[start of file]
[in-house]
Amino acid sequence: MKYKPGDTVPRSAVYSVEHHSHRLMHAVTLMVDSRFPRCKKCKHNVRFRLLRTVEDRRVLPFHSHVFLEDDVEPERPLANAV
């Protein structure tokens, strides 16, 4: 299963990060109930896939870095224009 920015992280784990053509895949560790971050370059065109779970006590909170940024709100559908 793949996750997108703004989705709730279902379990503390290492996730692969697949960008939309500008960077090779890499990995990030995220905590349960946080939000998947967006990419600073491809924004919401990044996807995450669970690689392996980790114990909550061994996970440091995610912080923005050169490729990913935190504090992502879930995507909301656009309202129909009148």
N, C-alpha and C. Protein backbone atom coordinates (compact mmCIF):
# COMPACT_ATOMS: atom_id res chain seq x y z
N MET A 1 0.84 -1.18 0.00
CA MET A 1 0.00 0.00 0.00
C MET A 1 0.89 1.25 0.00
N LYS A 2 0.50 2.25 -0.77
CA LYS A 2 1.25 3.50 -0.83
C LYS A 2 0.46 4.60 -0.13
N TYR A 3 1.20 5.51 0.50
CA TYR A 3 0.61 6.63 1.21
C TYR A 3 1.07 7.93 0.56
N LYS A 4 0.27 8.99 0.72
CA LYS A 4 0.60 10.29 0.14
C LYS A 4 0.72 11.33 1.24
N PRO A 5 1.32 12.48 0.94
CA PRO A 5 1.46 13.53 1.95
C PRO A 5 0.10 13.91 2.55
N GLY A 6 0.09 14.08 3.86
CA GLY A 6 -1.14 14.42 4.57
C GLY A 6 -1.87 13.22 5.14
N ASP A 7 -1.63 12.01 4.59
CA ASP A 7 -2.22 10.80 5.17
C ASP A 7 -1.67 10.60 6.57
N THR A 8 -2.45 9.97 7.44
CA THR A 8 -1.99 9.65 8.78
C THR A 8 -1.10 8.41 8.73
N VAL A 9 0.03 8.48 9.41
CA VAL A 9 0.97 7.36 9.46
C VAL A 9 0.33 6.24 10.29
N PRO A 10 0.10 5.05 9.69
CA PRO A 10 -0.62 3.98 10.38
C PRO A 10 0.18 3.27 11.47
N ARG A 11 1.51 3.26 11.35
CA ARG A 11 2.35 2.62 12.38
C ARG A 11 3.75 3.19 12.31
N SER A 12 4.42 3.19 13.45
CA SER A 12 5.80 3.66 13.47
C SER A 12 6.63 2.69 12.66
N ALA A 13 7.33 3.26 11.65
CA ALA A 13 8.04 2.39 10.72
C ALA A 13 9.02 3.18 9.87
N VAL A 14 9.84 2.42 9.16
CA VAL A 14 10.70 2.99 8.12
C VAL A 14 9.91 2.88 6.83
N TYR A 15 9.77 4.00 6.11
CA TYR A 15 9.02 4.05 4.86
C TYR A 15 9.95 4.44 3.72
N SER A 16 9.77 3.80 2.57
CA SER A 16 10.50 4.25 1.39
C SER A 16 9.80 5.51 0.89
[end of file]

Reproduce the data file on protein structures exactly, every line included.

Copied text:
[in-house]
Amino acid sequence: MKYKPGDTVPRSAVYSVEHHSHRLMHAVTLMVDSRFPRCKKCKHNVRFRLLRTVEDRRVLPFHSHVFLEDDVEPERPLANAV
């Protein structure tokens, strides 16, 4: 299963990060109930896939870095224009 920015992280784990053509895949560790971050370059065109779970006590909170940024709100559908 793949996750997108703004989705709730279902379990503390290492996730692969697949960008939309500008960077090779890499990995990030995220905590349960946080939000998947967006990419600073491809924004919401990044996807995450669970690689392996980790114990909550061994996970440091995610912080923005050169490729990913935190504090992502879930995507909301656009309202129909009148």
N, C-alpha and C. Protein backbone atom coordinates (compact mmCIF):
# COMPACT_ATOMS: atom_id res chain seq x y z
N MET A 1 0.84 -1.18 0.00
CA MET A 1 0.00 0.00 0.00
C MET A 1 0.89 1.25 0.00
N LYS A 2 0.50 2.25 -0.77
CA LYS A 2 1.25 3.50 -0.83
C LYS A 2 0.46 4.60 -0.13
N TYR A 3 1.20 5.51 0.50
CA TYR A 3 0.61 6.63 1.21
C TYR A 3 1.07 7.93 0.56
N LYS A 4 0.27 8.99 0.72
CA LYS A 4 0.60 10.29 0.14
C LYS A 4 0.72 11.33 1.24
N PRO A 5 1.32 12.48 0.94
CA PRO A 5 1.46 13.53 1.95
C PRO A 5 0.10 13.91 2.55
N GLY A 6 0.09 14.08 3.86
CA GLY A 6 -1.14 14.42 4.57
C GLY A 6 -1.87 13.22 5.14
N ASP A 7 -1.63 12.01 4.59
CA ASP A 7 -2.22 10.80 5.17
C ASP A 7 -1.67 10.60 6.57
N THR A 8 -2.45 9.97 7.44
CA THR A 8 -1.99 9.65 8.78
C THR A 8 -1.10 8.41 8.73
N VAL A 9 0.03 8.48 9.41
CA VAL A 9 0.97 7.36 9.46
C VAL A 9 0.33 6.24 10.29
N PRO A 10 0.10 5.05 9.69
CA PRO A 10 -0.62 3.98 10.38
C PRO A 10 0.18 3.27 11.47
N ARG A 11 1.51 3.26 11.35
CA ARG A 11 2.35 2.62 12.38
C ARG A 11 3.75 3.19 12.31
N SER A 12 4.42 3.19 13.45
CA SER A 12 5.80 3.66 13.47
C SER A 12 6.63 2.69 12.66
N ALA A 13 7.33 3.26 11.65
CA ALA A 13 8.04 2.39 10.72
C ALA A 13 9.02 3.18 9.87
N VAL A 14 9.84 2.42 9.16
CA VAL A 14 10.70 2.99 8.12
C VAL A 14 9.91 2.88 6.83
N TYR A 15 9.77 4.00 6.11
CA TYR A 15 9.02 4.05 4.86
C TYR A 15 9.95 4.44 3.72
N SER A 16 9.77 3.80 2.57
CA SER A 16 10.50 4.25 1.39
C SER A 16 9.80 5.51 0.89